DETROIT — Federal regulators are seeking more than $22 million from the former head of Kmart Corp., who was found liable for misleading investors about the company's finances before a bankruptcy filing in 2002.
In a court filing, the U.S. Securities and Exchange Commission is asking a judge to punish Charles Conaway for "intentionally lying" to Wall Street and concealing information from Kmart directors.
The SEC accused Conaway of failing to disclose that Kmart was delaying payments to suppliers to save cash in late 2001. In June, a federal jury in Ann Arbor, Mich., ruled in favor of the government.
"Even if the fraud may not have caused Kmart's bankruptcy, there is ample evidence that the fraud contributed to it," SEC lawyer Alan Lieberman wrote last week.
"And there is no question that the fraud prevented investors from anticipating the filing and avoiding the loss of their investments," he said.
Kmart's board forgave a $5 million loan to Conaway when he departed in March 2002 and also paid $3.88 million in tax liabilities associated with it. The government is seeking that sum, plus interest, as a recovery of "ill-gotten gains."
The loan would not have been forgiven if Kmart's board knew he was hiding information, Lieberman said.
In addition, the SEC wants U.S. Magistrate Judge Steven Pepe to order an $8.8 million fine. Together, it all adds up to $22.56 million.
"There should be no disgorgement because there are no ill-gotten gains," Conaway's lawyer, Scott Lassar, said Monday.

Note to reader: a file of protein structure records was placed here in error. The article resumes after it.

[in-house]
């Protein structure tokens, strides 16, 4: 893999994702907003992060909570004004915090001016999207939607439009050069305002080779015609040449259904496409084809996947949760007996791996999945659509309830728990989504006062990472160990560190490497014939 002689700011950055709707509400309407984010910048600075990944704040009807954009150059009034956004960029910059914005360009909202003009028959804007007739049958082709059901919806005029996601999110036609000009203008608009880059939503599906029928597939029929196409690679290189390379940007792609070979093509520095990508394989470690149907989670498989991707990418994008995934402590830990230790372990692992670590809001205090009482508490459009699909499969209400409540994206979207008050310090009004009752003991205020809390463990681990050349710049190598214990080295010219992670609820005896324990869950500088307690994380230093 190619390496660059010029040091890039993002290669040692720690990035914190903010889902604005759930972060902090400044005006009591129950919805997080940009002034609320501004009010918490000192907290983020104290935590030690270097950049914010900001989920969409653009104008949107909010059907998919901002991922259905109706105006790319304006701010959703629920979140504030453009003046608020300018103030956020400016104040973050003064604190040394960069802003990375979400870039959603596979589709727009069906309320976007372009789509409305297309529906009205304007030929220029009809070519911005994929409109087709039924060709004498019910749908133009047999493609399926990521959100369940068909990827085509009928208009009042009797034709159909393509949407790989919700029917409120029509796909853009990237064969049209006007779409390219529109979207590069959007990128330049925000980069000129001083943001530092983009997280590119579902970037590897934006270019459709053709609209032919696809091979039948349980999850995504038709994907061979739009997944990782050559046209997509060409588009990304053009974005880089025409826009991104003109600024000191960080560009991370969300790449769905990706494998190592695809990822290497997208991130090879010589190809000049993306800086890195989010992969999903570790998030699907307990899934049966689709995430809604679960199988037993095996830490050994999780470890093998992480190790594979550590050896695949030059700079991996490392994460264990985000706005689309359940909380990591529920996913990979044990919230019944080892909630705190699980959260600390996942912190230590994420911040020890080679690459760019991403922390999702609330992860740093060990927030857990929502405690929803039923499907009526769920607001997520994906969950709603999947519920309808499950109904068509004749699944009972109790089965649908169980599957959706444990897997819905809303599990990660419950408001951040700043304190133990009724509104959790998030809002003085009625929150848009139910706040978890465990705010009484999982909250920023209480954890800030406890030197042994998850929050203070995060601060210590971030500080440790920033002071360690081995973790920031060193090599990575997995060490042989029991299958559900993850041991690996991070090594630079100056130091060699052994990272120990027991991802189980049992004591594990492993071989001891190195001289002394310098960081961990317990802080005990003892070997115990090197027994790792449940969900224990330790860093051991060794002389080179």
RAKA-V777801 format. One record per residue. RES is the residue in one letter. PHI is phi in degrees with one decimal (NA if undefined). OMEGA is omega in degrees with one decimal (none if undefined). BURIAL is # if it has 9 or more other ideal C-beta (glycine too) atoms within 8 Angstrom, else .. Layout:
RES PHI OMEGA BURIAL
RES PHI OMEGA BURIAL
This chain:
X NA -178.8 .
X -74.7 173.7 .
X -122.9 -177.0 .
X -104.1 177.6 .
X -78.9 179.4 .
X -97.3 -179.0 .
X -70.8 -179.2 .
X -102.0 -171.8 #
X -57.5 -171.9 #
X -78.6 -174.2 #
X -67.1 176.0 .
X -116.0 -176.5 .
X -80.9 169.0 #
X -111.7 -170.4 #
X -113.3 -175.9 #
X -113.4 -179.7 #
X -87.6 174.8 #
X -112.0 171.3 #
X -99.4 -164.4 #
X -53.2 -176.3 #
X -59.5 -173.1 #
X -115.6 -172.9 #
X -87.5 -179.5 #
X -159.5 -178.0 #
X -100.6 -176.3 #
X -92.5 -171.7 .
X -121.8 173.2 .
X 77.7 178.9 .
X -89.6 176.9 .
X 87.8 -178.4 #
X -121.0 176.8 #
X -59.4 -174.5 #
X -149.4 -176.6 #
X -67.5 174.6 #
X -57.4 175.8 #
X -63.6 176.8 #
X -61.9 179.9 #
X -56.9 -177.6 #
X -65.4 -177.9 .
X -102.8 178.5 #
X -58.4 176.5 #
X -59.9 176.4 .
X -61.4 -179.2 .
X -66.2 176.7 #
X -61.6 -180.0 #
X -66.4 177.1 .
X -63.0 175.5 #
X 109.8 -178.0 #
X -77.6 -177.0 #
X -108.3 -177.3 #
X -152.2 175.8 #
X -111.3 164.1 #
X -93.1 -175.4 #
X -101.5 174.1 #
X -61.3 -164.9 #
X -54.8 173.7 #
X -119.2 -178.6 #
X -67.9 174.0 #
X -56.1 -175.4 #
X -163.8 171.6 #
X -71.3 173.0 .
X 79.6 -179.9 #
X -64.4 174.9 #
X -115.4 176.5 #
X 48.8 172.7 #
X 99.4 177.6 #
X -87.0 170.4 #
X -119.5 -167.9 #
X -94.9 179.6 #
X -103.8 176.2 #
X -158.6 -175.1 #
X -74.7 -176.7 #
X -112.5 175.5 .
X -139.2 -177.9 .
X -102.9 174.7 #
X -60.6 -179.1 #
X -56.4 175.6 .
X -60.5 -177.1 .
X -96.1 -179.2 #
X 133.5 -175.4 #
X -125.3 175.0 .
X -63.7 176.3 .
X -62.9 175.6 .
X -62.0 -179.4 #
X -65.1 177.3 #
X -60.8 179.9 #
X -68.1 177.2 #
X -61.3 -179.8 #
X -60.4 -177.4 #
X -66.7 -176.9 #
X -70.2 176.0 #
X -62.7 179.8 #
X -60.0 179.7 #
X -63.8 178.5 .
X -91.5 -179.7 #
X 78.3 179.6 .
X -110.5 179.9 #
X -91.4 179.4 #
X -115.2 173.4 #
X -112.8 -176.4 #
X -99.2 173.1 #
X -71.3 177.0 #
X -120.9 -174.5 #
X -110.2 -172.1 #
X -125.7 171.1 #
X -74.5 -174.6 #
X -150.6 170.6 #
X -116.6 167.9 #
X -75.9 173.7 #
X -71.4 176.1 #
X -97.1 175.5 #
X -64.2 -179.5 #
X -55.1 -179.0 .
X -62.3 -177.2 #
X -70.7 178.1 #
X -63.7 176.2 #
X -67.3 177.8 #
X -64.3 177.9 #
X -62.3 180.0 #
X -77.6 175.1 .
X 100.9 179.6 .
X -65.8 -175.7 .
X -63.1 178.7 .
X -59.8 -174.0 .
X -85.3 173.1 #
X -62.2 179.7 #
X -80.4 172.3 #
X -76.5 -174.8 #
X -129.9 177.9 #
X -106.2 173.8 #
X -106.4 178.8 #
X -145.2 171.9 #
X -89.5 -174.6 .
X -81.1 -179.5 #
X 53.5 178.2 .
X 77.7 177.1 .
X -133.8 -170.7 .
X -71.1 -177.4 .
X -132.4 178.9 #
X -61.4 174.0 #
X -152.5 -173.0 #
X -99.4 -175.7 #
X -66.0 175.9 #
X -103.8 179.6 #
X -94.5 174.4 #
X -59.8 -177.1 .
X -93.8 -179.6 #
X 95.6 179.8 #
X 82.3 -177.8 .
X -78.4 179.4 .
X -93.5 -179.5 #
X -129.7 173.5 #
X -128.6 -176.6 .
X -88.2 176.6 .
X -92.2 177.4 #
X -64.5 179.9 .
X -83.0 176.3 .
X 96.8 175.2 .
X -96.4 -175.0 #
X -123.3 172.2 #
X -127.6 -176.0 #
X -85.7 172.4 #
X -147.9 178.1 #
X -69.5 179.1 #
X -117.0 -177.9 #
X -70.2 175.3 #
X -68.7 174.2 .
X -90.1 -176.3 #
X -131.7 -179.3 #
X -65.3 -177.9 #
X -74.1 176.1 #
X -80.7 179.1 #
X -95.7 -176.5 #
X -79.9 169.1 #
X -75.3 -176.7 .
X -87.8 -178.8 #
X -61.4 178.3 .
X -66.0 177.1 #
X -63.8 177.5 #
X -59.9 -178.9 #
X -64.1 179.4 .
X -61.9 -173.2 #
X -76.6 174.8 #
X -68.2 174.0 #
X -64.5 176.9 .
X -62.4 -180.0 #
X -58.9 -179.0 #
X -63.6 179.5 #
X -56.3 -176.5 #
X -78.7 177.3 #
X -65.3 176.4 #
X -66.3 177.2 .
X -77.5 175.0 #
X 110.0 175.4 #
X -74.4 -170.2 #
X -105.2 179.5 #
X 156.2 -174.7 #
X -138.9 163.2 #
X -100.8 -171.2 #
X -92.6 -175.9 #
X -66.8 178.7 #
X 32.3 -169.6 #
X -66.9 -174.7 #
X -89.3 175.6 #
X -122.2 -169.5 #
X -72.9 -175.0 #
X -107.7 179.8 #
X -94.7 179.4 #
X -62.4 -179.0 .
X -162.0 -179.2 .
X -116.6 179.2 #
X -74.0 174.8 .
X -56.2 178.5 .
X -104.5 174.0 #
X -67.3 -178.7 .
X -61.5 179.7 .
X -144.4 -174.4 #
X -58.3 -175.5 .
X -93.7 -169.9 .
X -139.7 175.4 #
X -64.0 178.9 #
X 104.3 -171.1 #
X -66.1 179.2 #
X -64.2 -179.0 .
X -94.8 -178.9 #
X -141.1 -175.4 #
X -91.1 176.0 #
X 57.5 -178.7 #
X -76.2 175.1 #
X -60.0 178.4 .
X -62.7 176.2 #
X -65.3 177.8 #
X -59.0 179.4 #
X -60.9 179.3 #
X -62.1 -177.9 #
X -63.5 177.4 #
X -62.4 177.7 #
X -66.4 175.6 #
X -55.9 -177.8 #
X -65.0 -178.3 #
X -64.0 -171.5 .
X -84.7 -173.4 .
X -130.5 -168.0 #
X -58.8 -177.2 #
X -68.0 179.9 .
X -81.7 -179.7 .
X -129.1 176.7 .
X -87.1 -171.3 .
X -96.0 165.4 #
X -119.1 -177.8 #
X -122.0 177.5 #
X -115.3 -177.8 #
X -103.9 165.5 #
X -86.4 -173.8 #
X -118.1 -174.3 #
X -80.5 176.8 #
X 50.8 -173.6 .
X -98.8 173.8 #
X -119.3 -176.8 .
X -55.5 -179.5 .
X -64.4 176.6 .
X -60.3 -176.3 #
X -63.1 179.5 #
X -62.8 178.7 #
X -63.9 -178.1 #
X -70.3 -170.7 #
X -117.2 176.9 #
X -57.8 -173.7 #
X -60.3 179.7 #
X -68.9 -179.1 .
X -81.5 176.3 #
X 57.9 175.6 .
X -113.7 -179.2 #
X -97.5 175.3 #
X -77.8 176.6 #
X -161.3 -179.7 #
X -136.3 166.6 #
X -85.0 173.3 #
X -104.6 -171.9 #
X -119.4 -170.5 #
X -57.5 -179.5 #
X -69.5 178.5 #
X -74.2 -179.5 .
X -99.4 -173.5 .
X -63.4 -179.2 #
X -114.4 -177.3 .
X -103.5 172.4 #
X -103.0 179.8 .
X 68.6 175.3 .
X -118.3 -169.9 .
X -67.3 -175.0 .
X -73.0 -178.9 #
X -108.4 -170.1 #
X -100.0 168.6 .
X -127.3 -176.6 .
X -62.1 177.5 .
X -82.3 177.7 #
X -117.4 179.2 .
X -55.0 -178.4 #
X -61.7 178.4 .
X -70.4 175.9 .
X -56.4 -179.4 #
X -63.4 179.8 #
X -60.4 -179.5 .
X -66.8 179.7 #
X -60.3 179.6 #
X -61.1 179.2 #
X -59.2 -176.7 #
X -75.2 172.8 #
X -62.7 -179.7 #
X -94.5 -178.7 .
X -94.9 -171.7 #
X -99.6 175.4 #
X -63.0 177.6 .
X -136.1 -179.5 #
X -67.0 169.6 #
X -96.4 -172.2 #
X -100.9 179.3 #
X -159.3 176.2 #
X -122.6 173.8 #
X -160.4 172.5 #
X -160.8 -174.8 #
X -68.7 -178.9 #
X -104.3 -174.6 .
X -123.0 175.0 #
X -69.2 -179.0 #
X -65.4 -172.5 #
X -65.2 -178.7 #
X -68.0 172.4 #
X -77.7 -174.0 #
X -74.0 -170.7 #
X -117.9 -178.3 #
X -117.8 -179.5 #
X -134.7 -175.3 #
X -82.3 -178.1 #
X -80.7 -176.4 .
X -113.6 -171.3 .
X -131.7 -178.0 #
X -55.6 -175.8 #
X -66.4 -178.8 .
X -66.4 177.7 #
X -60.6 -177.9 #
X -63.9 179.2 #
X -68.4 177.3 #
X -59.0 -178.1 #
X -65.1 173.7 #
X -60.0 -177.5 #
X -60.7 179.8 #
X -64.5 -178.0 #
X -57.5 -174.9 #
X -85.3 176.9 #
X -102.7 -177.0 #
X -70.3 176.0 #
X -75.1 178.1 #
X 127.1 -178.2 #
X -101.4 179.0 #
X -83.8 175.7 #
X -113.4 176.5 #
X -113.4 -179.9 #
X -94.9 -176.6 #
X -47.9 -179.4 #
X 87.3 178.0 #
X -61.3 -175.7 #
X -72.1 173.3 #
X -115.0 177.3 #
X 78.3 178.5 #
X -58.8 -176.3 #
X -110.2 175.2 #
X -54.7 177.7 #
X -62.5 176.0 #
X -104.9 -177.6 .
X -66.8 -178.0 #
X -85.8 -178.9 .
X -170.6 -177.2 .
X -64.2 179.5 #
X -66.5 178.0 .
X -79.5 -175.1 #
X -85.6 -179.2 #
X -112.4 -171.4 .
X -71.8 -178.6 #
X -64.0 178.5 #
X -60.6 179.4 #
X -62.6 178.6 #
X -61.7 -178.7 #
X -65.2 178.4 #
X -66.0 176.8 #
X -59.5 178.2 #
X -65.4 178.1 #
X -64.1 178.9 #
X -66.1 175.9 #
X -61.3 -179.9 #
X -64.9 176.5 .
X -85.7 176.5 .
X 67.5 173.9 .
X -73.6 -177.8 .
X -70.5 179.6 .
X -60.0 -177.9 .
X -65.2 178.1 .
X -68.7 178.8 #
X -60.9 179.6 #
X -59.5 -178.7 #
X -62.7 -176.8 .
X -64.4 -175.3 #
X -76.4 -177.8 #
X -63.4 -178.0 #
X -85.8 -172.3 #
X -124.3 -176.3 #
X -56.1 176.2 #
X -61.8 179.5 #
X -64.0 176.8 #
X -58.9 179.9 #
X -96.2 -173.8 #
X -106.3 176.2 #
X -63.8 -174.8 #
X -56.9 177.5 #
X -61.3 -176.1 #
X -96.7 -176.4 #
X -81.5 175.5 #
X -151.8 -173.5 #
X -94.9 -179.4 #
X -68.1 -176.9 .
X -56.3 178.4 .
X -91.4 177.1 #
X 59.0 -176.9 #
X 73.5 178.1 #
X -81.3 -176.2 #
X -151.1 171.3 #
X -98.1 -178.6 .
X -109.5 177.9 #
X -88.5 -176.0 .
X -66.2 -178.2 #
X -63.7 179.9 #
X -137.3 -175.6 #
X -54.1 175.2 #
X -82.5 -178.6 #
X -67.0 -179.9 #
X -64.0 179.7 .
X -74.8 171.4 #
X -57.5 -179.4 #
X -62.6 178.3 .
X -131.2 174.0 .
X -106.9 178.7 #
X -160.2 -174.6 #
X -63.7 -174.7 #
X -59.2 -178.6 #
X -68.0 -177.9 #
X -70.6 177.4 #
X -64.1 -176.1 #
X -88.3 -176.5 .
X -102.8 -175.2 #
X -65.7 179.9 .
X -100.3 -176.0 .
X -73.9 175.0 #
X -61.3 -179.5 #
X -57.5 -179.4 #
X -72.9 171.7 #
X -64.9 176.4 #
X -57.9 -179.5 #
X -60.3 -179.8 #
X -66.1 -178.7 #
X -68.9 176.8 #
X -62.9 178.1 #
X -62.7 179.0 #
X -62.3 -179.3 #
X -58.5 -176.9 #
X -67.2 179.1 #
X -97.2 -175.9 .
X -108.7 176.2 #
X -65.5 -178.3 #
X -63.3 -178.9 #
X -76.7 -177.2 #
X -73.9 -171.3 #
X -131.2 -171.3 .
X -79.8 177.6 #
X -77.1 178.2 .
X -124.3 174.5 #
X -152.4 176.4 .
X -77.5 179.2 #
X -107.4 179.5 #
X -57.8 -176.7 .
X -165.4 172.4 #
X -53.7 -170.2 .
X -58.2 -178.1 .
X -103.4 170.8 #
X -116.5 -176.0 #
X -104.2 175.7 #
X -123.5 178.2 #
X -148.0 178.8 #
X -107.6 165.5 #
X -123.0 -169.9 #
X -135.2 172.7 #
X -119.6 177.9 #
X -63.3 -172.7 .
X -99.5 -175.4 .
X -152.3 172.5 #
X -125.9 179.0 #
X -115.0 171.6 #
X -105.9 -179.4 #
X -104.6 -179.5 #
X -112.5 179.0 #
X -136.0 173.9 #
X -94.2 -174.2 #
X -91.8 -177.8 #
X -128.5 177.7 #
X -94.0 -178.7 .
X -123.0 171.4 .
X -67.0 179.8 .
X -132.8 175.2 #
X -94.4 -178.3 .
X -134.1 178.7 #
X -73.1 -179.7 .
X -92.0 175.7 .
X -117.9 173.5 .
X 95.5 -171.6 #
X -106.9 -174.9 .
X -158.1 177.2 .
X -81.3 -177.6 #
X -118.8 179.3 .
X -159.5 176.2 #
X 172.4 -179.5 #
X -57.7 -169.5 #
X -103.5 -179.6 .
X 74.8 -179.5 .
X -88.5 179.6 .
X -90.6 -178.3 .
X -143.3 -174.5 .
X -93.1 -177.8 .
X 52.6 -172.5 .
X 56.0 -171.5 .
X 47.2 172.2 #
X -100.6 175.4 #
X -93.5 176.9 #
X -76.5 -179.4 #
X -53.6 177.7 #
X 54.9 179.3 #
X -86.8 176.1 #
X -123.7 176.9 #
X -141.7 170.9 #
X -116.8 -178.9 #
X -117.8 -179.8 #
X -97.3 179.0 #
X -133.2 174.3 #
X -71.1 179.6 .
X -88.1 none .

"What Chuck did in delaying payments to vendors was in the best interests of Kmart and its shareholders," he said. "There was no loss to anyone from Chuck's activity. The bankruptcy was caused by factors completely unrelated to the events of fall 2001."
The hearing on possible financial penalties is set for Sept. 16. On Aug. 12, Lassar will argue for a new trial.
The May trial centered on Conaway's conference call with analysts and Kmart's quarterly report to regulators, both in November 2001.
The SEC blamed Conaway for not sharing details in the management-analysis section. He testified that he didn't write it, didn't read it and relied on others.
During a call with Wall Street analysts, Conaway said sales were poor, but he didn't talk about the slow-pay strategy with vendors or an ill-timed purchase of $800 million in merchandise.
Besides seeking money, the SEC wants Conaway, 49, barred from serving as an officer or director at a publicly traded company.
"Conaway chose deception over candor," Lieberman wrote. "When Kmart needed forthright leadership, Conaway set the company on a course of lies and half-truths that ultimately led to the largest retail bankruptcy filing in U.S. history to that time."
Kmart now is part of Sears Holdings Corp., based in Hoffman Estates, Ill.